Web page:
TECH China makes breakthrough in its most powerful rocket engine

TECH

China makes breakthrough in its most powerful rocket engine

CGTN

08:53, March 06, 2021

Engineers at the CASC watch the trial run of the 500-tonne-thrust liquid oxygen/kerosene rocket engine. (Photo: Xinhua)

China has successfully concluded a trial run on the most powerful rocket engine ever developed in the country, according to its developer China Aerospace Science and Technology Corporation (CASC).

The 500-tonne-thrust liquid oxygen/kerosene rocket engine is designed to power the Long March-9 rocket, the country's super-heavy carrier rocket that will likely become one of the world's largest and mightiest launch vehicles.

Friday's trial marks a breakthrough in China's rocket engine technologies, and will lay a solid foundation for the follow-up development of heavy-lift carrier rockets, said the CASC.

The new engine, with its design and management fully digitalized, provides three times the thrust of a 120-tonne-thrust liquid oxygen/kerosene high-pressure staged combustion engine, the company said.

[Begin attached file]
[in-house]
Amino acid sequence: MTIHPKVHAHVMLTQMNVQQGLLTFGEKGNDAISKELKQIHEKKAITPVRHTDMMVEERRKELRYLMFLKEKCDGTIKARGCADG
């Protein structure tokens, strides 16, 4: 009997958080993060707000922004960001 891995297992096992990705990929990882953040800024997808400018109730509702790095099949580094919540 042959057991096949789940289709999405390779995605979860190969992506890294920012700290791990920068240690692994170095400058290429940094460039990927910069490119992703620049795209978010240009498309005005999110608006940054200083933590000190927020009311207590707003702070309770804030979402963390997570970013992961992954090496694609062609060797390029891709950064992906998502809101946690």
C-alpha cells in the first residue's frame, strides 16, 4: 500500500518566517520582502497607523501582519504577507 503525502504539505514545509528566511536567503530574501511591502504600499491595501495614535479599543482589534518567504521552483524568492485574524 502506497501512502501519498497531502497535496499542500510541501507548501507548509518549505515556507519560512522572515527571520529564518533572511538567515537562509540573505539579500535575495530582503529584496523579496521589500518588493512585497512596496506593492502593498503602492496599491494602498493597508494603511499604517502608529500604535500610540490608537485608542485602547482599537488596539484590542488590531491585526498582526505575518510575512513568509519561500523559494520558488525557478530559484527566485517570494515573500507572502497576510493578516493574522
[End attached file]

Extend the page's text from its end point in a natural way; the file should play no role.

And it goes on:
A model of the Long March-9 heavy launch vehicle (C) is displayed at Zhuhai Air Show, November 7, 2018. (Photo: CFP)

The Long March-9 rocket, currently under development, is expected to enter service around 2030, Xu Hongliang, secretary-general of the China National Space Administration, said at the Wenchang International Aviation and Aerospace Forum held last November in Haikou, capital of south China's Hainan Province.

It will be crucial for China's ambitious space exploration plans including manned missions to the moon and a sample return mission from Mars.

The carrying capacity of the rocket will be more than five times that of the Long March-5, currently the most notable in China's rocket family in terms of size and power. It has been used in the country's Chang'e-5 lunar mission and Tianwen-1 Mars mission last year.

The CASC has estimated that about 10 Long March-9 rockets will be needed each year from 2030 to 2035 to meet the country's robust demand for heavy-lift rockets.

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